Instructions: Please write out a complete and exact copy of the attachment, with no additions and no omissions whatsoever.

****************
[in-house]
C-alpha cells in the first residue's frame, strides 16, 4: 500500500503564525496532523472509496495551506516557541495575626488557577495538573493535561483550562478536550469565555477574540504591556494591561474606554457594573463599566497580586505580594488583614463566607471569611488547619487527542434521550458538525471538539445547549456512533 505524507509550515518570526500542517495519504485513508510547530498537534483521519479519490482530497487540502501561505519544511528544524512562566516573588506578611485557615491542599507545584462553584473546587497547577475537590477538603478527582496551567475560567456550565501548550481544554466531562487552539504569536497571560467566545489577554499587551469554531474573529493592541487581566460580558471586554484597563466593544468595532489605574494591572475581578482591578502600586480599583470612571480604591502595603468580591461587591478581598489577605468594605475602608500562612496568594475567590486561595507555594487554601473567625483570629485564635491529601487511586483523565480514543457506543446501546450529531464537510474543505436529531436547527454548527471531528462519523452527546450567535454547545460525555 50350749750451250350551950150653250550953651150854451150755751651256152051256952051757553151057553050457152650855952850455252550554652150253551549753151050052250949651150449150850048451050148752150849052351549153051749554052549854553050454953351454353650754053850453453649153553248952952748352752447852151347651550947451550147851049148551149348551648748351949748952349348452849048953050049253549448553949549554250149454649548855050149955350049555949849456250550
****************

[in-house]
C-alpha cells in the first residue's frame, strides 16, 4: 500500500503564525496532523472509496495551506516557541495575626488557577495538573493535561483550562478536550469565555477574540504591556494591561474606554457594573463599566497580586505580594488583614463566607471569611488547619487527542434521550458538525471538539445547549456512533 505524507509550515518570526500542517495519504485513508510547530498537534483521519479519490482530497487540502501561505519544511528544524512562566516573588506578611485557615491542599507545584462553584473546587497547577475537590477538603478527582496551567475560567456550565501548550481544554466531562487552539504569536497571560467566545489577554499587551469554531474573529493592541487581566460580558471586554484597563466593544468595532489605574494591572475581578482591578502600586480599583470612571480604591502595603468580591461587591478581598489577605468594605475602608500562612496568594475567590486561595507555594487554601473567625483570629485564635491529601487511586483523565480514543457506543446501546450529531464537510474543505436529531436547527454548527471531528462519523452527546450567535454547545460525555 50350749750451250350551950150653250550953651150854451150755751651256152051256952051757553151057553050457152650855952850455252550554652150253551549753151050052250949651150449150850048451050148752150849052351549153051749554052549854553050454953351454353650754053850453453649153553248952952748352752447852151347651550947451550147851049148551149348551648748351949748952349348452849048953050049253549448553949549554250149454649548855050149955350049555949849456250550